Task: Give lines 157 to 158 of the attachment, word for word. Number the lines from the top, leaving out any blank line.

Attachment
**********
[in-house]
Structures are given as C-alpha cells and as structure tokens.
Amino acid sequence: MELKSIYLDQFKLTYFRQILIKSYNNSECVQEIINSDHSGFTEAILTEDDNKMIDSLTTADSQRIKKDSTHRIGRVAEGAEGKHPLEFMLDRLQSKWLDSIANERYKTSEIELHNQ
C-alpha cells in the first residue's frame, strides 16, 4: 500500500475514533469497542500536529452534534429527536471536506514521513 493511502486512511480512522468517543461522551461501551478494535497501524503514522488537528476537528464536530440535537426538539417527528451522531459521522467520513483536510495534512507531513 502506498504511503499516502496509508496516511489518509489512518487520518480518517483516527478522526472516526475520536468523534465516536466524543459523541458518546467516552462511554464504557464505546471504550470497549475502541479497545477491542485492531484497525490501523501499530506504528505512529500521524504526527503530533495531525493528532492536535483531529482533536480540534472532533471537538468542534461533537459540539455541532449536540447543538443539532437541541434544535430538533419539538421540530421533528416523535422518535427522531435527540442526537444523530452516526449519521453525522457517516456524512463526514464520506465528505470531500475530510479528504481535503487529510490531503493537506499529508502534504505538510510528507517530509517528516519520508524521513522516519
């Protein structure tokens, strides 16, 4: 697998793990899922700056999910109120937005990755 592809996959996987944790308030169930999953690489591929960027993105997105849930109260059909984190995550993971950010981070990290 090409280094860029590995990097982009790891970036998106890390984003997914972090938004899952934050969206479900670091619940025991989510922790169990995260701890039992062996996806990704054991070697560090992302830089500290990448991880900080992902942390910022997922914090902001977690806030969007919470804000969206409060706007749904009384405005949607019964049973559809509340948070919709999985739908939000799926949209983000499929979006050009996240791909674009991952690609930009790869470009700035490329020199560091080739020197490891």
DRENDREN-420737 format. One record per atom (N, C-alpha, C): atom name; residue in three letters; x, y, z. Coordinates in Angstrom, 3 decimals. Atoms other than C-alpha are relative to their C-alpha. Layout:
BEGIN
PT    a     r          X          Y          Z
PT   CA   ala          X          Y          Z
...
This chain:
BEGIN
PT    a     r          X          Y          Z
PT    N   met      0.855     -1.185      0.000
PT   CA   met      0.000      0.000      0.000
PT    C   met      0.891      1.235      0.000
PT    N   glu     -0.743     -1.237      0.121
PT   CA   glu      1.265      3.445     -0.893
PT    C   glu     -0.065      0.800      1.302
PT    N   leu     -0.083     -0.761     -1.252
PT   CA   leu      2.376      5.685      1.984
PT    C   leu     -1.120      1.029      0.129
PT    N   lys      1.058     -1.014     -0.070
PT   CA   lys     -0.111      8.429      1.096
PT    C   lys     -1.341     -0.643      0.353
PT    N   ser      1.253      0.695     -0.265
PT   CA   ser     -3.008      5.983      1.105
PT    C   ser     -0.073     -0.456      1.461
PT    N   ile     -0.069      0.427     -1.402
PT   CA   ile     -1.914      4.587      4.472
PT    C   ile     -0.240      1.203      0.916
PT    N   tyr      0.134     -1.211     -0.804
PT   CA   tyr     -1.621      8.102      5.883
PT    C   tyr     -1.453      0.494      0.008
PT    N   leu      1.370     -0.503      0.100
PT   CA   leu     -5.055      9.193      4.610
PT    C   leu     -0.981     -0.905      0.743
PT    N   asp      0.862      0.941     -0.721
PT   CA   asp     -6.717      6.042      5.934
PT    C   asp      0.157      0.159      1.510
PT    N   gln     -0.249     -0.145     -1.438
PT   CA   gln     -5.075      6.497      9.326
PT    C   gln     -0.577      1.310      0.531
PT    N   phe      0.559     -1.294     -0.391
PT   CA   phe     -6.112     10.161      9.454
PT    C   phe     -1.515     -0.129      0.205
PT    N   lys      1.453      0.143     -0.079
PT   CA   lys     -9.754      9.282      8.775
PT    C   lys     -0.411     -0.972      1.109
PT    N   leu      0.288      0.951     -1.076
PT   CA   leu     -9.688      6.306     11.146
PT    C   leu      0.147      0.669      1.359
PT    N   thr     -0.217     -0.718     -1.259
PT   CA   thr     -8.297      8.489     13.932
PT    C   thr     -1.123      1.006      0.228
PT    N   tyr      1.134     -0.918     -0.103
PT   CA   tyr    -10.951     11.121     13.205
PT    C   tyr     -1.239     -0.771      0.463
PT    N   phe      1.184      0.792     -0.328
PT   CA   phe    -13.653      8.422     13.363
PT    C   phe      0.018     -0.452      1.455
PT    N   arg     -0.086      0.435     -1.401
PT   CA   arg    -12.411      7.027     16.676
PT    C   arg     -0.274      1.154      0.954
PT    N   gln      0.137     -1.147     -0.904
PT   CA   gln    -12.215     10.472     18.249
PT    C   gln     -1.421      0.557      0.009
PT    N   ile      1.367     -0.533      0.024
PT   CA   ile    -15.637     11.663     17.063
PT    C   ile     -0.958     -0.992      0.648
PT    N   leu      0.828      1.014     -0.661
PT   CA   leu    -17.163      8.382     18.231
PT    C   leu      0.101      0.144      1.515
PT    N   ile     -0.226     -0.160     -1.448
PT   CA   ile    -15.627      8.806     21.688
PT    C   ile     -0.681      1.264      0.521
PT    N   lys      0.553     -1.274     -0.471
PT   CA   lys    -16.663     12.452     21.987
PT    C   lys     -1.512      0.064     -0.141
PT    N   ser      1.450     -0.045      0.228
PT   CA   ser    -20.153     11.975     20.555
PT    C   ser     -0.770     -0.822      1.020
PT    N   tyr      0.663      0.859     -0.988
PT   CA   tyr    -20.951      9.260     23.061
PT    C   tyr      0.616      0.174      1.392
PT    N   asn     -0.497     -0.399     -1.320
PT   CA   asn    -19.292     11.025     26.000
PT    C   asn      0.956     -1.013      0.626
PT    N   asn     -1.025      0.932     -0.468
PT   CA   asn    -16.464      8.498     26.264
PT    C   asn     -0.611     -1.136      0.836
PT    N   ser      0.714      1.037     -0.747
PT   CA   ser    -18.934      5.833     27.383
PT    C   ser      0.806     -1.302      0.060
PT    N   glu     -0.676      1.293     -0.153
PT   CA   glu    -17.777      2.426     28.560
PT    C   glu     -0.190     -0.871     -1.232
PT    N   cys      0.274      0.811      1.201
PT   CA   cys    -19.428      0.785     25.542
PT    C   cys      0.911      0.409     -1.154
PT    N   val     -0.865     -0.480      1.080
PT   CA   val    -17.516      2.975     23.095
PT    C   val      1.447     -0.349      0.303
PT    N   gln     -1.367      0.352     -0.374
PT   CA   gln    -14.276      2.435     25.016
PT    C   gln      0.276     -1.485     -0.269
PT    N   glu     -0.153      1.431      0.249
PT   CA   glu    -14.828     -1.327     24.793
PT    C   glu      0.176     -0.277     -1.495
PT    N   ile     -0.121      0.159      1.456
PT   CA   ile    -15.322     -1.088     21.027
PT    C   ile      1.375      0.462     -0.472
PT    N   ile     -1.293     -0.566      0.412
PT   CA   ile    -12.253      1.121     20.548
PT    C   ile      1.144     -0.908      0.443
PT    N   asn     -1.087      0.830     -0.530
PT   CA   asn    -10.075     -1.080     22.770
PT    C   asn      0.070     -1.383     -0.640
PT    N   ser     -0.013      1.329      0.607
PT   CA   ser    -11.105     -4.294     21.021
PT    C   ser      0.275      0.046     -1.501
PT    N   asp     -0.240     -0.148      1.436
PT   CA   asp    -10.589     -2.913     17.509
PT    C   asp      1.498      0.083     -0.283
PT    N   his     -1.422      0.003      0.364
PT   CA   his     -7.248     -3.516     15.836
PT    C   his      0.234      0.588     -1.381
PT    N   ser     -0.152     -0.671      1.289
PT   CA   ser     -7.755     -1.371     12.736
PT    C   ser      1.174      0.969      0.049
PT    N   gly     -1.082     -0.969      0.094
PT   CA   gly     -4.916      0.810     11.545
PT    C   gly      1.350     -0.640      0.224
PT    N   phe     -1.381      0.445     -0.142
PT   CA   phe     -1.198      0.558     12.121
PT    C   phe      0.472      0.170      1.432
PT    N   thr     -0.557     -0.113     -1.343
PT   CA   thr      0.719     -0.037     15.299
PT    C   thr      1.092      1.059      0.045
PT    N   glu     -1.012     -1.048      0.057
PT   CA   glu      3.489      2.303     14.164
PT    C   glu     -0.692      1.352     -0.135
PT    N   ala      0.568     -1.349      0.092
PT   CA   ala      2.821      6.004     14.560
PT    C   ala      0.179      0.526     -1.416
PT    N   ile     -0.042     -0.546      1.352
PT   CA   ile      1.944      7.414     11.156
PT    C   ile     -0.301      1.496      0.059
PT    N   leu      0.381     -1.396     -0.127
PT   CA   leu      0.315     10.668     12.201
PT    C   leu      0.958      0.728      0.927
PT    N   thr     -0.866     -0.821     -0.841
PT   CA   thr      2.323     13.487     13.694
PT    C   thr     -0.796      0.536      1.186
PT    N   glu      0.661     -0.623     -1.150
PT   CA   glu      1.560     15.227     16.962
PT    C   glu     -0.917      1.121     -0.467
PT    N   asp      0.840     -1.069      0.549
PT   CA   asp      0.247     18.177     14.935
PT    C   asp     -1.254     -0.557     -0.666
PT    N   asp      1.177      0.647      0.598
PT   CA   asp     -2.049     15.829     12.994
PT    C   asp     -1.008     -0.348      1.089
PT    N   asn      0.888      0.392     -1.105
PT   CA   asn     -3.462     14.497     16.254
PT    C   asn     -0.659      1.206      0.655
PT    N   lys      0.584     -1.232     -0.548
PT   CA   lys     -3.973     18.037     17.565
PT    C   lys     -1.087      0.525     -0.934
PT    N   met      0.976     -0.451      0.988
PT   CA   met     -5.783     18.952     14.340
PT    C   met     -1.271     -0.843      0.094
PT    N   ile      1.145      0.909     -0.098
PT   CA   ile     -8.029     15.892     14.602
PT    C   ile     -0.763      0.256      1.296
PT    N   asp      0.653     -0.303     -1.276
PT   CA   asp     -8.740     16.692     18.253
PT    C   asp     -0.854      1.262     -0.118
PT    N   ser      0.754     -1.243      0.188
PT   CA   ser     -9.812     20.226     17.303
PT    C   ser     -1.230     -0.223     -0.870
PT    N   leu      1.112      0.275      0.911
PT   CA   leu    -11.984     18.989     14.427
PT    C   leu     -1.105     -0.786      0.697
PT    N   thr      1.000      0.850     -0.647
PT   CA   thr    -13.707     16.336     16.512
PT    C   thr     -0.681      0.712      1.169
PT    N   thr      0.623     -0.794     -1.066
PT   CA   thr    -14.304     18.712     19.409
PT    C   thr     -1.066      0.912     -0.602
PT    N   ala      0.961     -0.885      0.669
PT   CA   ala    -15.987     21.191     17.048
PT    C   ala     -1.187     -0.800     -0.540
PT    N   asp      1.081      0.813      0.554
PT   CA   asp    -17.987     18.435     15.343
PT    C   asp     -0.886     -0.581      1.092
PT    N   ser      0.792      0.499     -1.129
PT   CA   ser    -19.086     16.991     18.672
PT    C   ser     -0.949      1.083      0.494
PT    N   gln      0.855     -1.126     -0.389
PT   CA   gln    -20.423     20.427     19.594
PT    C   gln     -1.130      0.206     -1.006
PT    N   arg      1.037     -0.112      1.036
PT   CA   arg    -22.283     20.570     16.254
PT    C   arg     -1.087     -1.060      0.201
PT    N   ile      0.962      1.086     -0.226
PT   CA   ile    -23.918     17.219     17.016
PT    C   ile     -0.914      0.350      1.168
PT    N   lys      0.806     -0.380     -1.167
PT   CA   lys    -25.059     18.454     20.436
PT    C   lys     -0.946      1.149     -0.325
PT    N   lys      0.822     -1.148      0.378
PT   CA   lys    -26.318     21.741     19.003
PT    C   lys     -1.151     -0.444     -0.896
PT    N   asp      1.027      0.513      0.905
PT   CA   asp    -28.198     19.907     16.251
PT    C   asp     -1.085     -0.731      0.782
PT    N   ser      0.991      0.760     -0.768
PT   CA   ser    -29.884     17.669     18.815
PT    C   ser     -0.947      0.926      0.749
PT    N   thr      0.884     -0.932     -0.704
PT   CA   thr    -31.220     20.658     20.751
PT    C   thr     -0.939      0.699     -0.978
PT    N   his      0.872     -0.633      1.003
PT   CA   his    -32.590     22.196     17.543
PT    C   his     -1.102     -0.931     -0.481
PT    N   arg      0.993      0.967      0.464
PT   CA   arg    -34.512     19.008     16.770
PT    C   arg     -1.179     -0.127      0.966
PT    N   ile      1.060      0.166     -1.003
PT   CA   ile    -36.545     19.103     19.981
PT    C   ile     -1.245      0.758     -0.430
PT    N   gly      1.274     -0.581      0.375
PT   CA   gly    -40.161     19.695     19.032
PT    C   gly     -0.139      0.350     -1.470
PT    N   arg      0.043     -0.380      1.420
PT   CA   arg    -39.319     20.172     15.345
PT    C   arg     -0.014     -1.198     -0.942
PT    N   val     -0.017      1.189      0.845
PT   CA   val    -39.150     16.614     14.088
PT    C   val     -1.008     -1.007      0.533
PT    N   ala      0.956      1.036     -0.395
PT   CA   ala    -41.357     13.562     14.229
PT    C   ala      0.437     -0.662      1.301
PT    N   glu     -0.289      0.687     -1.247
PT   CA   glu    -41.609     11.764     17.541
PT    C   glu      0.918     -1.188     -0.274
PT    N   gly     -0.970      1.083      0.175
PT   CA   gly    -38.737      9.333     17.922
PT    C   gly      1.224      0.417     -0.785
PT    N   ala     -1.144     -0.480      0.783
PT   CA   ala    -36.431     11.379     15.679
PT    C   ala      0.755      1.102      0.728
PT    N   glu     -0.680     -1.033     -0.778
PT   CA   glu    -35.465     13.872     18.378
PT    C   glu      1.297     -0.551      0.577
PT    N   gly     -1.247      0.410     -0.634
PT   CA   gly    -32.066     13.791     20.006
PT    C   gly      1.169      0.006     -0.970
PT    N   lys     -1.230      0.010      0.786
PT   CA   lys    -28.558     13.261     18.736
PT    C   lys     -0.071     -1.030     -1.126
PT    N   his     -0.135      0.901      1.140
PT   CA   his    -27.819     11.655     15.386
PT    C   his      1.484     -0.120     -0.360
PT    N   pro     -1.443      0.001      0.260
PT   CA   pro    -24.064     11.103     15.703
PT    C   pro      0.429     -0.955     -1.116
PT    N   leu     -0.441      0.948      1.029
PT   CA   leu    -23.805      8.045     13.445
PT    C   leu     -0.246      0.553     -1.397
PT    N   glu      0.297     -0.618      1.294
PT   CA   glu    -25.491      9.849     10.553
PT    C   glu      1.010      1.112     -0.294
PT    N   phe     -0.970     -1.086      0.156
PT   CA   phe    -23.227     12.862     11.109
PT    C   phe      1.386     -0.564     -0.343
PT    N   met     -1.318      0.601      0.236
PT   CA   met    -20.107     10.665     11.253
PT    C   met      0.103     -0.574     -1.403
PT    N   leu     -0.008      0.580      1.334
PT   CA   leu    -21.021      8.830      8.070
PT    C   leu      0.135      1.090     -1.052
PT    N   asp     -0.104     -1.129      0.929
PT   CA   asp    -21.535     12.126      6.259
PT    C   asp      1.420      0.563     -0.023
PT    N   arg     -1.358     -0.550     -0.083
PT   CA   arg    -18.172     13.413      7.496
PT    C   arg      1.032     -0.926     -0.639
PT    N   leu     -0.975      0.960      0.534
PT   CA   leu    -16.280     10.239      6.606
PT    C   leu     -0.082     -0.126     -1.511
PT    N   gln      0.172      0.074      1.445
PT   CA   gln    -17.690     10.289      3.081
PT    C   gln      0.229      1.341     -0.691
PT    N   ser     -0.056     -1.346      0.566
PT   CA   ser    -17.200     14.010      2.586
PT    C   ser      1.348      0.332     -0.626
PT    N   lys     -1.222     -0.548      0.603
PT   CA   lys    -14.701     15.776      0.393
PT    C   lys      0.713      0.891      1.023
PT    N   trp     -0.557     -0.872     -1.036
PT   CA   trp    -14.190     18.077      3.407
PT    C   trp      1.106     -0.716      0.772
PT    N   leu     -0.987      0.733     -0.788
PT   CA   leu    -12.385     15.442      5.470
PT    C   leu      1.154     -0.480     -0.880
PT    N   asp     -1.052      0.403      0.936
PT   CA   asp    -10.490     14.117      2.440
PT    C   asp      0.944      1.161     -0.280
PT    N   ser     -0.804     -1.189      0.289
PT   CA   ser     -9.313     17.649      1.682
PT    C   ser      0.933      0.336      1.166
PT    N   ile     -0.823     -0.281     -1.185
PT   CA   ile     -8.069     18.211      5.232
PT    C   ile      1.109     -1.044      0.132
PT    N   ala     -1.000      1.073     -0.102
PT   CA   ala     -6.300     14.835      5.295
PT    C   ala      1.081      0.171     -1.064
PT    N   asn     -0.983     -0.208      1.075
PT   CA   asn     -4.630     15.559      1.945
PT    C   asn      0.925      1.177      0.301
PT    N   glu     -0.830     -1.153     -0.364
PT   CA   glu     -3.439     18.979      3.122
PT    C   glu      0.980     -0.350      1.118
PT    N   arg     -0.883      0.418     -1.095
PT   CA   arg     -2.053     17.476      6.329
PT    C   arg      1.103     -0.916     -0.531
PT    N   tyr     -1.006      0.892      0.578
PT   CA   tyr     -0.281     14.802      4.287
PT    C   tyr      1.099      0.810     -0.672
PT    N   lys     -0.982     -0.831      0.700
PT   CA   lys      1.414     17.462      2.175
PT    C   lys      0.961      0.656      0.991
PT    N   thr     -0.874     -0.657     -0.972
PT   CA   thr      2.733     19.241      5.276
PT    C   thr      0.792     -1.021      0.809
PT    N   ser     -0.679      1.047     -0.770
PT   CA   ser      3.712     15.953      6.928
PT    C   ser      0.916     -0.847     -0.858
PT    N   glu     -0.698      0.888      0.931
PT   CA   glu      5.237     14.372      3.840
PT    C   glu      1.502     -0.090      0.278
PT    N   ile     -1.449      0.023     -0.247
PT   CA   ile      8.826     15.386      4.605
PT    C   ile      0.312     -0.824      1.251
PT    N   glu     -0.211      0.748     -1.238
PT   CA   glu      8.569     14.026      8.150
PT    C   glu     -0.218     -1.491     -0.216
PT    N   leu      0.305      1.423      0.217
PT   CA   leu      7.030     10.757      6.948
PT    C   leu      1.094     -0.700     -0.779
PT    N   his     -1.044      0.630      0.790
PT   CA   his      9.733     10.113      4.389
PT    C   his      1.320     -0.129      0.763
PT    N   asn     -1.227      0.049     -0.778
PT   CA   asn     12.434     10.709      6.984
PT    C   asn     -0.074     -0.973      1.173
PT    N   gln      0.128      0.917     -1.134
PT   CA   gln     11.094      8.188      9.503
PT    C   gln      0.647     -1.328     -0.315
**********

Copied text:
PT    C   glu     -0.917      1.121     -0.467
PT    N   asp      0.840     -1.069      0.549